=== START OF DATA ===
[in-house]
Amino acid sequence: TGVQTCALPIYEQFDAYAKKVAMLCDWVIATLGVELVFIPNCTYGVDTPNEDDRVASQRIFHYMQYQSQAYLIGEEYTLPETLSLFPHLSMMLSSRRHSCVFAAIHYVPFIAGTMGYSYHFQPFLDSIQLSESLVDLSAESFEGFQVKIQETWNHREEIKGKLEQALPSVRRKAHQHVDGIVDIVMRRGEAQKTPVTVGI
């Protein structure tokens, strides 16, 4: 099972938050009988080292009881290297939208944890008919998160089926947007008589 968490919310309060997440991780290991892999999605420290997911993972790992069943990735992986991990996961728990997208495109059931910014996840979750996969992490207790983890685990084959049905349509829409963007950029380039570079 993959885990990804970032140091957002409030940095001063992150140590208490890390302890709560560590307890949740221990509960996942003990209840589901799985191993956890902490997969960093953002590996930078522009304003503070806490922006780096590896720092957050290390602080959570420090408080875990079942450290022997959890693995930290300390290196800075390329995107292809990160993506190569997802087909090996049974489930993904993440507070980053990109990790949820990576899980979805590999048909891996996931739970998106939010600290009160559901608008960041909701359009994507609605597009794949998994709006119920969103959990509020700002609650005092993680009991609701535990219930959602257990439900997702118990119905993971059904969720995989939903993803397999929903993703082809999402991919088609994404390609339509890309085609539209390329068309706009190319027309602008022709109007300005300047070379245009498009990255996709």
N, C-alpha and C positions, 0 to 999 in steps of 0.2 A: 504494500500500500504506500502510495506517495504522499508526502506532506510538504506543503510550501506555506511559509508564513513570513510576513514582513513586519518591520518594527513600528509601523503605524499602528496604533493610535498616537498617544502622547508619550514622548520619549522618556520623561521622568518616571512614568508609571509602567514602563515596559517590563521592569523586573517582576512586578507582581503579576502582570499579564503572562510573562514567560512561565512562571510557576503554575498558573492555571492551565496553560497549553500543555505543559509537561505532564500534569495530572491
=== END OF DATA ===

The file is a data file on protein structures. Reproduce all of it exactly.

[in-house]
Amino acid sequence: TGVQTCALPIYEQFDAYAKKVAMLCDWVIATLGVELVFIPNCTYGVDTPNEDDRVASQRIFHYMQYQSQAYLIGEEYTLPETLSLFPHLSMMLSSRRHSCVFAAIHYVPFIAGTMGYSYHFQPFLDSIQLSESLVDLSAESFEGFQVKIQETWNHREEIKGKLEQALPSVRRKAHQHVDGIVDIVMRRGEAQKTPVTVGI
């Protein structure tokens, strides 16, 4: 099972938050009988080292009881290297939208944890008919998160089926947007008589 968490919310309060997440991780290991892999999605420290997911993972790992069943990735992986991990996961728990997208495109059931910014996840979750996969992490207790983890685990084959049905349509829409963007950029380039570079 993959885990990804970032140091957002409030940095001063992150140590208490890390302890709560560590307890949740221990509960996942003990209840589901799985191993956890902490997969960093953002590996930078522009304003503070806490922006780096590896720092957050290390602080959570420090408080875990079942450290022997959890693995930290300390290196800075390329995107292809990160993506190569997802087909090996049974489930993904993440507070980053990109990790949820990576899980979805590999048909891996996931739970998106939010600290009160559901608008960041909701359009994507609605597009794949998994709006119920969103959990509020700002609650005092993680009991609701535990219930959602257990439900997702118990119905993971059904969720995989939903993803397999929903993703082809999402991919088609994404390609339509890309085609539209390329068309706009190319027309602008022709109007300005300047070379245009498009990255996709």
N, C-alpha and C positions, 0 to 999 in steps of 0.2 A: 504494500500500500504506500502510495506517495504522499508526502506532506510538504506543503510550501506555506511559509508564513513570513510576513514582513513586519518591520518594527513600528509601523503605524499602528496604533493610535498616537498617544502622547508619550514622548520619549522618556520623561521622568518616571512614568508609571509602567514602563515596559517590563521592569523586573517582576512586578507582581503579576502582570499579564503572562510573562514567560512561565512562571510557576503554575498558573492555571492551565496553560497549553500543555505543559509537561505532564500534569495530572491